License Renewal Requirements:  A massage therapist must renew their license on an annual or biennial basis and complete at least 16 hours of continuing education every two years.

Applicable Regulations:  Massage therapists in New Mexico are governed by Title 16, Chapter 7, Part 4, Occupational and Professional Licensing – Massage Therapists – Requirements for Licensing.


 For more information on licensing and exam preparation, go to’s  MBLEx Test Guide and BCETMB Test Guide.

 And take’s Massage Therapist Practice Tests:

 MBLEx Practice Test

 BCETMB Practice Test

For massage therapy exam preparation products, such as study guides, flashcards and courses, go to’s MBLEx and BCETMB listings.

Quality starts with who wrote the material.
Our practice exam writer
Charles Celeste, LMT
, is an instructor in massage therapy at Brightwood College in California.  He has also taught at Baker College and was the program director at the American Career College.  He earned his BA in exercise science from California State University and holds an MBA.  He is MBLEx certified and has been praticing massage therapy for over ten years.

Michelle MacCubbin, LMT
, is an instructor in massage therapy at Miller-Motte Technical College in South Carolina.  Prior to this position, she was an instructor and program director at the McCann School of Business and Technology in Pennsylvania.  She is MBLEx certified with over ten years of experience in the field.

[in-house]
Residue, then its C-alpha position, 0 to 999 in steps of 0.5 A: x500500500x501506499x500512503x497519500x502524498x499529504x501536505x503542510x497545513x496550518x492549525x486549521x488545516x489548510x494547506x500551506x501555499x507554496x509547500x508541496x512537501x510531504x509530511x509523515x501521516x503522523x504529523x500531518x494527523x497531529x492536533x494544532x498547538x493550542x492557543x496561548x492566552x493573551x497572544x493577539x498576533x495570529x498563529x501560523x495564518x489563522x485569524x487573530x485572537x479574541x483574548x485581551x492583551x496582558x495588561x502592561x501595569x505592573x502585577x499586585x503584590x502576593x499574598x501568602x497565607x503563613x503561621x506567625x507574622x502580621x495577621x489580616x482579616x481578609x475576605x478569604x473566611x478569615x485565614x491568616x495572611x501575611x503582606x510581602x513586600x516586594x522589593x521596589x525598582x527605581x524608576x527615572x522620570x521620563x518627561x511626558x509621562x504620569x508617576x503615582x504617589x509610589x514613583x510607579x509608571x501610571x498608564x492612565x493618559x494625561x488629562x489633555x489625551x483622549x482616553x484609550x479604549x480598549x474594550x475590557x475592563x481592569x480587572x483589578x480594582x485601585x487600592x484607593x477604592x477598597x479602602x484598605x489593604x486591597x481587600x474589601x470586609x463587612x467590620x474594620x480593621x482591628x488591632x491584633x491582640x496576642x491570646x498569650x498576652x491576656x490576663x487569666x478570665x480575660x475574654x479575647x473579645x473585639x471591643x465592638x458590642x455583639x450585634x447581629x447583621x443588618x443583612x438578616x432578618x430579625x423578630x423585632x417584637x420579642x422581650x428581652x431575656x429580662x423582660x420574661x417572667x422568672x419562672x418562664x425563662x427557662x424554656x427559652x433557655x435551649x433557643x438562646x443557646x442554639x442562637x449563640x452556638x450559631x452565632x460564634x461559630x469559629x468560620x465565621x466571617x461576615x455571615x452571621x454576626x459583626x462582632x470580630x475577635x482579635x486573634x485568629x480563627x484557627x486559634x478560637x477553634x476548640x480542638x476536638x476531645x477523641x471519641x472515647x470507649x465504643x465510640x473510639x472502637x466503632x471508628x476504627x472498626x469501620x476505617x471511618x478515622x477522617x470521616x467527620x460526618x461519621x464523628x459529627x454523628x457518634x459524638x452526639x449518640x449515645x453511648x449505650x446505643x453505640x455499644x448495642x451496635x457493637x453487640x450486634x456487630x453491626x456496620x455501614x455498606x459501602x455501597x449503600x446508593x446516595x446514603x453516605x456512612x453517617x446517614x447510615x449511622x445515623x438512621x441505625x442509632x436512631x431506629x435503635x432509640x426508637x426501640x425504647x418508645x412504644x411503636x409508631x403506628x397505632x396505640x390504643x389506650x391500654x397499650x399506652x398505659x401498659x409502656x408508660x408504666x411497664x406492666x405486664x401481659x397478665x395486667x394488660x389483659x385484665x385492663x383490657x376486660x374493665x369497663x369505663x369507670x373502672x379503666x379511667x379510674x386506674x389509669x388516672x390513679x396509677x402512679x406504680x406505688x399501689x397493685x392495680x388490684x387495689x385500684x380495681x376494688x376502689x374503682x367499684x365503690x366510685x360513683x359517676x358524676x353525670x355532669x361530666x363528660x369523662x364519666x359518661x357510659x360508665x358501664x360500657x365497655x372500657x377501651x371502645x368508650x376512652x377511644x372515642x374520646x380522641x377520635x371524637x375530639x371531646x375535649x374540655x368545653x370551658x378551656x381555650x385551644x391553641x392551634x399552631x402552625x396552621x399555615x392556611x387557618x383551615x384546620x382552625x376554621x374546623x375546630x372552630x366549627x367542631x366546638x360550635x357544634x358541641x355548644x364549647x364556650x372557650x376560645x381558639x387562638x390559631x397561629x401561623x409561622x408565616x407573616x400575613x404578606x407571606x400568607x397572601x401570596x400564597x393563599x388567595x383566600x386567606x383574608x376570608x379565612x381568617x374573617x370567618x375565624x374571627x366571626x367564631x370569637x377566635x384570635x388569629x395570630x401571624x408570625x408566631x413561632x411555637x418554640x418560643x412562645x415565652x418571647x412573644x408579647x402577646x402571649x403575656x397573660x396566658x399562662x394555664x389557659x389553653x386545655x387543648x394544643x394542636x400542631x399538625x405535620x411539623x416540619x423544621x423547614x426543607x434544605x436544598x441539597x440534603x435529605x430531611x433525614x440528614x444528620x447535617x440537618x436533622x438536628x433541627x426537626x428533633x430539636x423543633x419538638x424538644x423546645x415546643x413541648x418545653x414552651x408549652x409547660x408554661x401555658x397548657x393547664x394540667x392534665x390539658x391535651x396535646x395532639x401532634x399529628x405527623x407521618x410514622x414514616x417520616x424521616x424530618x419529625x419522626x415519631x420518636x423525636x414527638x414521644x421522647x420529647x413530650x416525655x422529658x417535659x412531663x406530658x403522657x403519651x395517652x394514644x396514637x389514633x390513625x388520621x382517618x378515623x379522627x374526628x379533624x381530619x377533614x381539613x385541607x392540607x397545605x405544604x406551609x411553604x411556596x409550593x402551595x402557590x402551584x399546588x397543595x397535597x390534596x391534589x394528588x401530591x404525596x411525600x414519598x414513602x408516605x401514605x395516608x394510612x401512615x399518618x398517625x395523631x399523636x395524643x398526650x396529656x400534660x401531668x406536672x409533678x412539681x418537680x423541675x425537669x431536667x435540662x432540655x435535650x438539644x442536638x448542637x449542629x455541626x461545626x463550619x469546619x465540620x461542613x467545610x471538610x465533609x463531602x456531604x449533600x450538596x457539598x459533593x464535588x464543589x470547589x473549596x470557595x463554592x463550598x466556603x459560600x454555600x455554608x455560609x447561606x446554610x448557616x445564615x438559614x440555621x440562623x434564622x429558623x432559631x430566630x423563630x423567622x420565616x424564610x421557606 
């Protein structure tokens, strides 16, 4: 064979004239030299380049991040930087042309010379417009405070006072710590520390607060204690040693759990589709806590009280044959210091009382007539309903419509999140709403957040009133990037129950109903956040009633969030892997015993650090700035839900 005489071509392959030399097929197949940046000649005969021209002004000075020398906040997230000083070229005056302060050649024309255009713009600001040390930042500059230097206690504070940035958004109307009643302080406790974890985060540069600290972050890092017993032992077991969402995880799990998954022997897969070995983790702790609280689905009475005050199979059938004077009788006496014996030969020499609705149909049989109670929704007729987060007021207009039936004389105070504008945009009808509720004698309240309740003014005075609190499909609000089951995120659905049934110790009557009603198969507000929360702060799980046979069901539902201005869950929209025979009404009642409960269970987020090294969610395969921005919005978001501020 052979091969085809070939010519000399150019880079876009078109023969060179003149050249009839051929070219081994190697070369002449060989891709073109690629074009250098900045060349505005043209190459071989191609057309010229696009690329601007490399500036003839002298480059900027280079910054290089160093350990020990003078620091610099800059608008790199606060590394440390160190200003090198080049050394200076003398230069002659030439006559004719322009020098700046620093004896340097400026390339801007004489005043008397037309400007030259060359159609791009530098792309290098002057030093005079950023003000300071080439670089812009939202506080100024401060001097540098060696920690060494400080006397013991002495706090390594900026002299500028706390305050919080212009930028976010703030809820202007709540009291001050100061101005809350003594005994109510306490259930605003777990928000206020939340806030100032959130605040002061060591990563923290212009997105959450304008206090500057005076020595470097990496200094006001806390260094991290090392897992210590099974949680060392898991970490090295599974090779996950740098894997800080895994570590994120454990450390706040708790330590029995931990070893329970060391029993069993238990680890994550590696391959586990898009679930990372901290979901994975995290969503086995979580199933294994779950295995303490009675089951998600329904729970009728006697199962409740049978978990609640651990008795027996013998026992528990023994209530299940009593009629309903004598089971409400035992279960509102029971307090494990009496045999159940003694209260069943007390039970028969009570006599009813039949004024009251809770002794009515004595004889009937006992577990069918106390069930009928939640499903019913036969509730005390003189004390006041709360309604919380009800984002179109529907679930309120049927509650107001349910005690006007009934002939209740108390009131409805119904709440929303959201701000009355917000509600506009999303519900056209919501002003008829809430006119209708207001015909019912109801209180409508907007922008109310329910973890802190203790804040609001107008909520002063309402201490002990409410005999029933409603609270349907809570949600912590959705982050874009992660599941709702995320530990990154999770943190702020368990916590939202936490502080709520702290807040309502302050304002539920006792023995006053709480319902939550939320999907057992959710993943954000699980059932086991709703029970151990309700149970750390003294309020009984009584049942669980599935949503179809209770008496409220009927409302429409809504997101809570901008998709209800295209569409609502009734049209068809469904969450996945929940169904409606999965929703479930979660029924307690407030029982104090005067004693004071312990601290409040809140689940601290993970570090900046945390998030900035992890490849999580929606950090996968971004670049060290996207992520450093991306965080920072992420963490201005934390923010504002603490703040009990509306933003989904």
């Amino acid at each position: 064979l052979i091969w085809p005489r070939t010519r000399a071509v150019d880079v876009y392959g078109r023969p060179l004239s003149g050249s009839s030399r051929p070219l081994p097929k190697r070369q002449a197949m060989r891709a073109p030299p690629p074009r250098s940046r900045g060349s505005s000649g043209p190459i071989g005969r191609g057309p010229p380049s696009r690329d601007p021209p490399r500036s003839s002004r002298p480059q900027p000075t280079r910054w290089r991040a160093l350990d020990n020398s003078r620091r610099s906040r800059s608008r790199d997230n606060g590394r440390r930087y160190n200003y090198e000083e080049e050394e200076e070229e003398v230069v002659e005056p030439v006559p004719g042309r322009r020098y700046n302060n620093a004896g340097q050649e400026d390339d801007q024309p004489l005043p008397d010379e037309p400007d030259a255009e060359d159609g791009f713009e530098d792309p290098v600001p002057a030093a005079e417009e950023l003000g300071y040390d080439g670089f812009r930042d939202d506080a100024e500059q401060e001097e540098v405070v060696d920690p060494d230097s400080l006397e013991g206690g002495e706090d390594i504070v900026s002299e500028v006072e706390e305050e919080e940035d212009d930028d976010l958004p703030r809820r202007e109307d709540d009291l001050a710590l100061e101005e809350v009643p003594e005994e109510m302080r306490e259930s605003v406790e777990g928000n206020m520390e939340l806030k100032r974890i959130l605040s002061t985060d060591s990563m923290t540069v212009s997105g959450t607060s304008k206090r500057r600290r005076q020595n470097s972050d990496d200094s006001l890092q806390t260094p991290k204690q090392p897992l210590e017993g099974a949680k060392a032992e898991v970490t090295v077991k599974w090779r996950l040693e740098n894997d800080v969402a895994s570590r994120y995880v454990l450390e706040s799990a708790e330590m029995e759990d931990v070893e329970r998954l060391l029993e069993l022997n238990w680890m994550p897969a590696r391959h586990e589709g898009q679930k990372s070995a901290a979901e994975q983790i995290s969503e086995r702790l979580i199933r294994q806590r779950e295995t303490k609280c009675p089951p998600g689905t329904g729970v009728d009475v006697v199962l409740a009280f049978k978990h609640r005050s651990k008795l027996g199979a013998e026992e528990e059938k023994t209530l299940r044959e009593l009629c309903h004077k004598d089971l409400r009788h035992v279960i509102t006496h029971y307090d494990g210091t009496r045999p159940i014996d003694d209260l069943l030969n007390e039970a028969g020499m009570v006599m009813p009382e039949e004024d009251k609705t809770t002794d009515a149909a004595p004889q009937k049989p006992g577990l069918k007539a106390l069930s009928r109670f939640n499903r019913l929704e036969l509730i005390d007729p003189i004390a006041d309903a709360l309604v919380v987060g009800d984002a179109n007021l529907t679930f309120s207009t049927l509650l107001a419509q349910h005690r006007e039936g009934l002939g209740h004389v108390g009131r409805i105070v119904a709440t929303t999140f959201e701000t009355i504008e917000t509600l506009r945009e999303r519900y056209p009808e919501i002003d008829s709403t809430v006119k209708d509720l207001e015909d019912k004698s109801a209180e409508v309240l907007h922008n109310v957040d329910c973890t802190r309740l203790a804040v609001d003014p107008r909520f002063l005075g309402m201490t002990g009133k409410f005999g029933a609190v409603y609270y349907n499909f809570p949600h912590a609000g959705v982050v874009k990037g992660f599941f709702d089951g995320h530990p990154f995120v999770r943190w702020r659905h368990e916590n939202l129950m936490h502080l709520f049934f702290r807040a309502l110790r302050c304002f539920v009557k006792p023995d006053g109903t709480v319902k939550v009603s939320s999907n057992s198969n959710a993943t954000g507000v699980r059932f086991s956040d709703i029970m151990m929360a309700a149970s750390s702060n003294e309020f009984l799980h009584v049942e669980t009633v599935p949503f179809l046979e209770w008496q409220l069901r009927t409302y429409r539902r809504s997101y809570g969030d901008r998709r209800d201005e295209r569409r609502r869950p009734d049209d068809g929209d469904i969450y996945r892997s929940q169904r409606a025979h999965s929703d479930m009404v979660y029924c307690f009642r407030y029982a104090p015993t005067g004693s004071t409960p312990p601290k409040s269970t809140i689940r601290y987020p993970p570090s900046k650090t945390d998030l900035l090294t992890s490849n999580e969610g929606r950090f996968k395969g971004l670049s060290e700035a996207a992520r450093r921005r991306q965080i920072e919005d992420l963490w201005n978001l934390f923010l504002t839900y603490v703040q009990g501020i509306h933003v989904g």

Sara Rennie, LMT
, is a massage instructor at the American Massage and Bodywork Institute in Virginia.  She also tutors students to help them pass the MBLEx. She has worked in the massage industry for over ten years.

Andrew Dacres, LMT
, is an instructor in massage therapy at the Atlanta School of Massage in Georgia.  He has also taught massage therapy at the Georgia Medical Institute and at Sanford-Brown College, where he introduced an MBLEx review class for graduating students. He is an MBLEx certified massage therapist with over ten years of experience in the field.

Chanel Andrade, LMT
, was the lead massage therapy instructor at Everest College for many eyars and, as part of her program, taught an MBLEx prep module.  She has practiced massage therapy for over ten years in California.
Passing the MBLEx is one of the last steps to attain a license as a professional massage therapist in many states.  The Actual MBLEx is 100 questions with a 1 hour and 50 minute (110 minutes) time limit.  Additionally, 5 minutes is allotted for a security agreement and another 5 minutes for a brief survey for a total of 2 hours (120 minutes). 

Actual MBLEx Content Outline (source: The FSMTB Handbook):

Anatomy & Physiology 
11-13 Questions (12%)

Benefits & Physiological Effects of Techniques that Manipulate Soft Tissue
13-16 Questions (14%)

Client Assessment, Reassessment & Treatment Planning
16-18 Questions (17%)

Ethics, Boundaries, Regulations, Laws
14-17 Questions (15%)

10-12 Questions (11%)

Massage Overview & Bodywork History / Culture / Modalities
4-6 Questions (5%)

Pathology, Contraindications, Special Populations, Areas of Caution
12-15 Questions (13%)

Professional Practice Guidelines
12-15 Questions (13%)